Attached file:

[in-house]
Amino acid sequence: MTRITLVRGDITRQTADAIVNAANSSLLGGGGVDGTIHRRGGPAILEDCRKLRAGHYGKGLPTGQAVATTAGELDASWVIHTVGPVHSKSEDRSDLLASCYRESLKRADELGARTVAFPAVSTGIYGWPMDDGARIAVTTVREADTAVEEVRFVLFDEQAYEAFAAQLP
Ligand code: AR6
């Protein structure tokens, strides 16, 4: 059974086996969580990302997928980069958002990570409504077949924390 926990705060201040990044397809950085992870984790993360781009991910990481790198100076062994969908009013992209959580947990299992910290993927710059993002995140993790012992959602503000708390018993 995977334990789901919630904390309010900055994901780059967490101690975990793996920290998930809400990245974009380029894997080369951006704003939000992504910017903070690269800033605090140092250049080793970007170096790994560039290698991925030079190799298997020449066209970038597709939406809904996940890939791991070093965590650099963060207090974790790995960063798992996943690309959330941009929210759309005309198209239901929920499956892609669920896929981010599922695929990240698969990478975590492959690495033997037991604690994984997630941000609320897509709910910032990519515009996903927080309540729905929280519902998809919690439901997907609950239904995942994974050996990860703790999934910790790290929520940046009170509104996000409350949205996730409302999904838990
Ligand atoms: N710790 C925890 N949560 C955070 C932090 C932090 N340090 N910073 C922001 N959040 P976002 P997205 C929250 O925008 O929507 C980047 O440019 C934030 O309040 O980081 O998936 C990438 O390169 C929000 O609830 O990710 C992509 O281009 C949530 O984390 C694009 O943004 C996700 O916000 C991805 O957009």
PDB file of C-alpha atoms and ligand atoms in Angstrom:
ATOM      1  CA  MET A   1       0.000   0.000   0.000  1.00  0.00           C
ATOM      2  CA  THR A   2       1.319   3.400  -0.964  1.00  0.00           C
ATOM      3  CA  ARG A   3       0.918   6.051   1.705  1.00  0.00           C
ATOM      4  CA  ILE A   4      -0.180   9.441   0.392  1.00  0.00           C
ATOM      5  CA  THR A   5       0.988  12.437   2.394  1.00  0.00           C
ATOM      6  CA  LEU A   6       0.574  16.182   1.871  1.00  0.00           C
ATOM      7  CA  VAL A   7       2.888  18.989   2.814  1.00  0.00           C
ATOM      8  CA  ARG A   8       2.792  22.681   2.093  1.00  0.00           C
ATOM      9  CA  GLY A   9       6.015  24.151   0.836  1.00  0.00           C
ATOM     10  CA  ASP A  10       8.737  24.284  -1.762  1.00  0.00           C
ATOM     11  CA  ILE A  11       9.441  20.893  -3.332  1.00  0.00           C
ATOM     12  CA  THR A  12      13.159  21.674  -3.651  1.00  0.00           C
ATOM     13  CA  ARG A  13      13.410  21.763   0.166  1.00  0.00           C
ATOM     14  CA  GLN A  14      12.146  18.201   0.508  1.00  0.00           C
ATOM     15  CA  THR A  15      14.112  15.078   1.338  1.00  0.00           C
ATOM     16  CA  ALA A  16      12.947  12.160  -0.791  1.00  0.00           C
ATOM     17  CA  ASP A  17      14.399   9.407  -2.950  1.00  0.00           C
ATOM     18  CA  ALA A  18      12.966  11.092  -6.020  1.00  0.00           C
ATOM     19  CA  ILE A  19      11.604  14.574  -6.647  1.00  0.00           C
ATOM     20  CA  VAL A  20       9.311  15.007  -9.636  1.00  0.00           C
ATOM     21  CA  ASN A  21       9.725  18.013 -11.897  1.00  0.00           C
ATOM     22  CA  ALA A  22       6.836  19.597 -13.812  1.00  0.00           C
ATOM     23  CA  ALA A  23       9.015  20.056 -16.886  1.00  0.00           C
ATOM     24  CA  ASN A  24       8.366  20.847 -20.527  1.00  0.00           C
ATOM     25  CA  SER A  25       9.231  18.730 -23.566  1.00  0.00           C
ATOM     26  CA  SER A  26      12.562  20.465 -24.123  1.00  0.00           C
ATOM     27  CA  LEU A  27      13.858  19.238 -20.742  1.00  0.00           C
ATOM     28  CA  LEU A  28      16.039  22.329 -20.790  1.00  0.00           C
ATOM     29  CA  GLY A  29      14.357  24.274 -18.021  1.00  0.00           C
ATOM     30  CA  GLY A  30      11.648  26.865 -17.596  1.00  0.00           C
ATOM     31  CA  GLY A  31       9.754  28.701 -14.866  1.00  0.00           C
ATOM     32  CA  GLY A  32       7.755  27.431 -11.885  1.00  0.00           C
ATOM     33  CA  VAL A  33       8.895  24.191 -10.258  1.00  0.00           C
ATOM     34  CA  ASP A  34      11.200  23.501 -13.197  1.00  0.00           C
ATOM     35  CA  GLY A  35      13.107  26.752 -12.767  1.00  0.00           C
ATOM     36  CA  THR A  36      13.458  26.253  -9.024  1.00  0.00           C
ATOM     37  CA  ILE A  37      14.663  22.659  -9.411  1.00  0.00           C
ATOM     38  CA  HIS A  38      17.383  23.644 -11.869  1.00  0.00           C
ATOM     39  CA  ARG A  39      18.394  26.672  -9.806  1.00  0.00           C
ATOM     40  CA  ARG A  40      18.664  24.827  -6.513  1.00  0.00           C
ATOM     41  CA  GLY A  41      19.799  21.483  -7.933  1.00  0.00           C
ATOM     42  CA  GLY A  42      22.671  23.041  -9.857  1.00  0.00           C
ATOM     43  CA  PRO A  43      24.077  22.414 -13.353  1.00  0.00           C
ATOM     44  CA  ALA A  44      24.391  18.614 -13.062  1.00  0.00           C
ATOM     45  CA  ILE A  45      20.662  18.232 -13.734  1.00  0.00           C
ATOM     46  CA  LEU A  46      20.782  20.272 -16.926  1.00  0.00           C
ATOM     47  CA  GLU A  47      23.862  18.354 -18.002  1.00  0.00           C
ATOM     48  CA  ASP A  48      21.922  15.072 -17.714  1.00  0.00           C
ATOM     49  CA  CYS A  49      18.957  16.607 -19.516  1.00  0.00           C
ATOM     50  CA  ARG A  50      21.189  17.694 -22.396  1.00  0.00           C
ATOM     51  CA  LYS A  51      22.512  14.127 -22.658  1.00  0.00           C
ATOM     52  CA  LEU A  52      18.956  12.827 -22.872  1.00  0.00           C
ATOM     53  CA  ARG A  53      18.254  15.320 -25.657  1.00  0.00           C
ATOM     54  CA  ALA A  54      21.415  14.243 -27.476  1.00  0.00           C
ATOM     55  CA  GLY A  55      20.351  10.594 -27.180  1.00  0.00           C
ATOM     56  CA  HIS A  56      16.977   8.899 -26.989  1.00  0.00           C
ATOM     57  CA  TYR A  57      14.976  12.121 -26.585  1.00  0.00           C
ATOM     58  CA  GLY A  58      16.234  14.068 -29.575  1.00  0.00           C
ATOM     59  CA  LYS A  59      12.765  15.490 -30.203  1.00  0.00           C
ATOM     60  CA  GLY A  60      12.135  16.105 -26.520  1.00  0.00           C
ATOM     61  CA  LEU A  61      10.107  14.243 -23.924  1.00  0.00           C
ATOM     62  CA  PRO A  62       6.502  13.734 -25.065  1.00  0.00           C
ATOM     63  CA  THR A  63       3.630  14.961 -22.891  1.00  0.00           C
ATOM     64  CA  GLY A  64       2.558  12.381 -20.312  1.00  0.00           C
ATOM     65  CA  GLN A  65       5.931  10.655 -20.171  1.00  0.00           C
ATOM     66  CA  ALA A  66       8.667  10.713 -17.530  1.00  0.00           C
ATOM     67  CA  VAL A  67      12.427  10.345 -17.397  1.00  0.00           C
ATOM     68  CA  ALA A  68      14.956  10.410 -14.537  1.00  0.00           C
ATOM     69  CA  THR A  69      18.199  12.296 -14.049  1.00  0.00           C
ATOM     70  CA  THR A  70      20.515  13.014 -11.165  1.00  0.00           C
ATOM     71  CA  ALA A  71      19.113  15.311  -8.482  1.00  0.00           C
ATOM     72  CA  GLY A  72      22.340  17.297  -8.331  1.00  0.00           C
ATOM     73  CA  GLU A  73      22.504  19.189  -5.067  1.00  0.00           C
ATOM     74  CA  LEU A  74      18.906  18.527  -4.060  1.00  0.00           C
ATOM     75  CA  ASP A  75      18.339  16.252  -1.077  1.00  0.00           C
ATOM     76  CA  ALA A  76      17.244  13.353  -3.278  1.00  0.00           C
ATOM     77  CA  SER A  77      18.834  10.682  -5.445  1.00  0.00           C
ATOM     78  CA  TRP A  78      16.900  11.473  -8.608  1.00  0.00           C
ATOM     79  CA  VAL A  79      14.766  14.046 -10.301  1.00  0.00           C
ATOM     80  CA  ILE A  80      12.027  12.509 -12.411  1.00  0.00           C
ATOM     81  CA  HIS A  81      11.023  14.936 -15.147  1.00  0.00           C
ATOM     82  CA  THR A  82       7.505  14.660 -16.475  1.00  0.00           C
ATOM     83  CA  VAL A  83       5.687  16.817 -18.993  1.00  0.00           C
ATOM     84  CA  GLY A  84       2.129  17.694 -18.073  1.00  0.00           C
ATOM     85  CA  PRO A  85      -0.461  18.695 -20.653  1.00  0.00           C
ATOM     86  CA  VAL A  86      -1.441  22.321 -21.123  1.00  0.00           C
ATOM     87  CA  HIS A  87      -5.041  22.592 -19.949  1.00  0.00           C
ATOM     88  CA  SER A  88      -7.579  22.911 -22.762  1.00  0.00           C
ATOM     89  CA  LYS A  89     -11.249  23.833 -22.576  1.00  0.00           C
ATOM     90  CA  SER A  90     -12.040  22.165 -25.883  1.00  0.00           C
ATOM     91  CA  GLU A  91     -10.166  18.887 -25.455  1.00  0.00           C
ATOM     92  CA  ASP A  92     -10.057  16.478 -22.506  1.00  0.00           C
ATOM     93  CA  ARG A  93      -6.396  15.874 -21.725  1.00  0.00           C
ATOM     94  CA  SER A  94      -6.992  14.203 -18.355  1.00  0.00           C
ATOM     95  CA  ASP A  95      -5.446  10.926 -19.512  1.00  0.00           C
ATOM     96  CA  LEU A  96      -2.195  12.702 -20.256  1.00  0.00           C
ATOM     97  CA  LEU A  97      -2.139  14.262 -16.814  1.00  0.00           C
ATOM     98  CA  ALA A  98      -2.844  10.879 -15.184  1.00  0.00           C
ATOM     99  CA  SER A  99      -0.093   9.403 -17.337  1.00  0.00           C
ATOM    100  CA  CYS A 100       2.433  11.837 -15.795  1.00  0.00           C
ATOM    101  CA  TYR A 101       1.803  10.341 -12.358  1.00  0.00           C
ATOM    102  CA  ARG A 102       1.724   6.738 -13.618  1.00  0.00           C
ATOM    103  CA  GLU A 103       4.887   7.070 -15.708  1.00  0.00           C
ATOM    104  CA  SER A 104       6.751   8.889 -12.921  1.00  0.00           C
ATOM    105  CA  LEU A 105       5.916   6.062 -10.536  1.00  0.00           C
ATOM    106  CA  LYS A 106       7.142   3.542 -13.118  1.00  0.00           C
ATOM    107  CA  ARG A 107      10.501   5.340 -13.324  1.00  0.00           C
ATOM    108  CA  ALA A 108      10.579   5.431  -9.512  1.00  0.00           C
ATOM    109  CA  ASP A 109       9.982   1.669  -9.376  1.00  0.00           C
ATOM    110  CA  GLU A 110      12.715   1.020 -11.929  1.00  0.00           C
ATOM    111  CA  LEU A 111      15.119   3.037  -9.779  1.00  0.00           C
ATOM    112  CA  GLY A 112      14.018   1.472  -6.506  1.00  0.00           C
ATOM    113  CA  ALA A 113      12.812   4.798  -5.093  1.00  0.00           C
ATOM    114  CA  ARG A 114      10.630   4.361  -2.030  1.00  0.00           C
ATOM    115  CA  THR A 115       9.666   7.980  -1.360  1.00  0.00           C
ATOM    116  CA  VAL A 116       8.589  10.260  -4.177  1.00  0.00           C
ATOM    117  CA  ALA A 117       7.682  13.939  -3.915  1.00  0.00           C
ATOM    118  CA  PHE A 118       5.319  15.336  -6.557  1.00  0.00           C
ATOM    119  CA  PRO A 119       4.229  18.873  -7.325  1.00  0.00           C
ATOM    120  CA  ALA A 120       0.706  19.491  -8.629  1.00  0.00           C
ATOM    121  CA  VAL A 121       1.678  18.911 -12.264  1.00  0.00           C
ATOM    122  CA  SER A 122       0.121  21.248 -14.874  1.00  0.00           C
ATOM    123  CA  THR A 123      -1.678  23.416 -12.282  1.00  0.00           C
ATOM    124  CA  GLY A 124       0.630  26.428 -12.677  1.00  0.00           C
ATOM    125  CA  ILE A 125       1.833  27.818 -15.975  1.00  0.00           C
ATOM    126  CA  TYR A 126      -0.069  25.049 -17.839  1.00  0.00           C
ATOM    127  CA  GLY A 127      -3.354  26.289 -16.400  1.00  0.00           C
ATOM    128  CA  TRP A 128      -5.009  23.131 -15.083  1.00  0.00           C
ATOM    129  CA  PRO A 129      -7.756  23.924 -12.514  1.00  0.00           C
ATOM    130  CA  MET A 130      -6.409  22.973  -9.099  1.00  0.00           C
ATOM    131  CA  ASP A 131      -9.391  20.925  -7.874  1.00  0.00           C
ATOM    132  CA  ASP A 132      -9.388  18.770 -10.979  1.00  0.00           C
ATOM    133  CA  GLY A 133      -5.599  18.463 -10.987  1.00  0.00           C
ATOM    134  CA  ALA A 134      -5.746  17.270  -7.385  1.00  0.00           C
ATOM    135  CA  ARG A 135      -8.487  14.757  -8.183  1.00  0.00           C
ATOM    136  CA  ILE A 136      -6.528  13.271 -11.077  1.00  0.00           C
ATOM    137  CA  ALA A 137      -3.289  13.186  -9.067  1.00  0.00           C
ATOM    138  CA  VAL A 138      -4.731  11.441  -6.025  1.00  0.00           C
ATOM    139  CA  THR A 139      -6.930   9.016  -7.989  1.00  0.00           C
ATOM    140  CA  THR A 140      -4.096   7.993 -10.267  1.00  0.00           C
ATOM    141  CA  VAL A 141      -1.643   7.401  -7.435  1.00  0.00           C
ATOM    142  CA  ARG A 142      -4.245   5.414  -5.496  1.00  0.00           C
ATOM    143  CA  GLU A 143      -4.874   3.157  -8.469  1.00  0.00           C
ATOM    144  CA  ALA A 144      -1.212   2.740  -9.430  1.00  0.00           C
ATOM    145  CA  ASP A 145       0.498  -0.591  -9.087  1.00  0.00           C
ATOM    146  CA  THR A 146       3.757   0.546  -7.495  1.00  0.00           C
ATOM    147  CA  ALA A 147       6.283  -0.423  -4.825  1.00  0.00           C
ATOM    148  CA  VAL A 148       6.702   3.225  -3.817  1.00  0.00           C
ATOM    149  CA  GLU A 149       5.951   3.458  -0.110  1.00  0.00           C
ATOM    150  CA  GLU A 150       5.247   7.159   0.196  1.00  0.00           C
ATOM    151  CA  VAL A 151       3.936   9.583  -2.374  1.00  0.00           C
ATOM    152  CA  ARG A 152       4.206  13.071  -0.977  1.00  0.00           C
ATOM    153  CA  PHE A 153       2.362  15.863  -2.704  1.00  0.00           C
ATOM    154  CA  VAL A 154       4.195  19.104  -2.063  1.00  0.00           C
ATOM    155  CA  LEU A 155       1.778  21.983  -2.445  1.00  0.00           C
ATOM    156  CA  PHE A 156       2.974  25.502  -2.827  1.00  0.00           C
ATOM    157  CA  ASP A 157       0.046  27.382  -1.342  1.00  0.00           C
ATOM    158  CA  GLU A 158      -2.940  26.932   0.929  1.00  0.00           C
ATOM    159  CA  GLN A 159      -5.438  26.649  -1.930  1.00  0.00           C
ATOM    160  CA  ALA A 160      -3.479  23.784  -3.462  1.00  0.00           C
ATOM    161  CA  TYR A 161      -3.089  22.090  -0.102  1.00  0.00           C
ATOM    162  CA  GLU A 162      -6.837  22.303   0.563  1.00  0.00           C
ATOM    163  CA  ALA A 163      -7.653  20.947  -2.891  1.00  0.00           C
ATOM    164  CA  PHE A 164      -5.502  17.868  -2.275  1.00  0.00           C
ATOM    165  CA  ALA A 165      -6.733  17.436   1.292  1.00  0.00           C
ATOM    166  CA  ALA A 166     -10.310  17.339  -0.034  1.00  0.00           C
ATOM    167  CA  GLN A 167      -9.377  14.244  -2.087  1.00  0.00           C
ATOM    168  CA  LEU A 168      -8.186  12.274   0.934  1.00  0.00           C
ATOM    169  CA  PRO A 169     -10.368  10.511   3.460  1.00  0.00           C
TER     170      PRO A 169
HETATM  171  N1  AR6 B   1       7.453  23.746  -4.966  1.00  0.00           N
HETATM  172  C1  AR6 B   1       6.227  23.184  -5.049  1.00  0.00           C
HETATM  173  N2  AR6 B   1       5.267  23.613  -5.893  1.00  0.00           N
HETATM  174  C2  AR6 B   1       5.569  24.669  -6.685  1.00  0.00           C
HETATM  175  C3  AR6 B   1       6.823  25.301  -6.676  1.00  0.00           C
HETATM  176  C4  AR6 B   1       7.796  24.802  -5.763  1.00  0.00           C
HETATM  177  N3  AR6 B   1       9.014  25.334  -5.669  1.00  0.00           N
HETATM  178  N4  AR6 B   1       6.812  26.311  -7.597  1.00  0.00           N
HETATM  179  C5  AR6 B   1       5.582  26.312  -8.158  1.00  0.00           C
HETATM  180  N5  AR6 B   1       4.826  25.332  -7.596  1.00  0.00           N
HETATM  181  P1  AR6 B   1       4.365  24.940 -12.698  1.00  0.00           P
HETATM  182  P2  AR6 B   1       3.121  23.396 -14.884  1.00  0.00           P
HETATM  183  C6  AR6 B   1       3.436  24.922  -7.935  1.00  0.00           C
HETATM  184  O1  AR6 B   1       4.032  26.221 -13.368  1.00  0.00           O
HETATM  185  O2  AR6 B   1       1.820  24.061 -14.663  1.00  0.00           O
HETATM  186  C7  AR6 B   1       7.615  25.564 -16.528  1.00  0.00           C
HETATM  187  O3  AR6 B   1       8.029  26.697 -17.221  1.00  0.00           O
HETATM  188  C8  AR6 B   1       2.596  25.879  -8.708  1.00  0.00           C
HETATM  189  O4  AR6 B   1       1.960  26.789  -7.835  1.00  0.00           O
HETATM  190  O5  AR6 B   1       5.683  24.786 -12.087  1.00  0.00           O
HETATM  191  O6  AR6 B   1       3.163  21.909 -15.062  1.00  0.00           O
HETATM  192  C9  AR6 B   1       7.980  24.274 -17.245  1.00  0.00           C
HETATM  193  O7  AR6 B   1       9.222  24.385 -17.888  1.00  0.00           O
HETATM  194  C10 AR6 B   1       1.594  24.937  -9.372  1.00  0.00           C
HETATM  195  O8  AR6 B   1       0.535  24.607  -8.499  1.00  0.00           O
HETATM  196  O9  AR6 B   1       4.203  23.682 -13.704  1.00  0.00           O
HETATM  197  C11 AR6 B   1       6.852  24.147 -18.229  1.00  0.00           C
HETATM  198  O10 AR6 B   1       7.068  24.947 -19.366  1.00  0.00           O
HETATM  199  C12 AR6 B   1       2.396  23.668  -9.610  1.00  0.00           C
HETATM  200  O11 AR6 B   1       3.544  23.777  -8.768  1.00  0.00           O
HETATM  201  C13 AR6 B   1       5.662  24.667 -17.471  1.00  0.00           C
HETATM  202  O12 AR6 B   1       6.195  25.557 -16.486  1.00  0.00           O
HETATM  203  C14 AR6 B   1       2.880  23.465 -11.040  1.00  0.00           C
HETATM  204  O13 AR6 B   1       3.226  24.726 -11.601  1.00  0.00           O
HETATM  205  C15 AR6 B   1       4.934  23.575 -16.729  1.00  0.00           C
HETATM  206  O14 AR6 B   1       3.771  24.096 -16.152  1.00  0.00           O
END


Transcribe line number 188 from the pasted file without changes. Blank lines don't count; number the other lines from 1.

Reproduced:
HETATM  182  P2  AR6 B   1       3.121  23.396 -14.884  1.00  0.00           P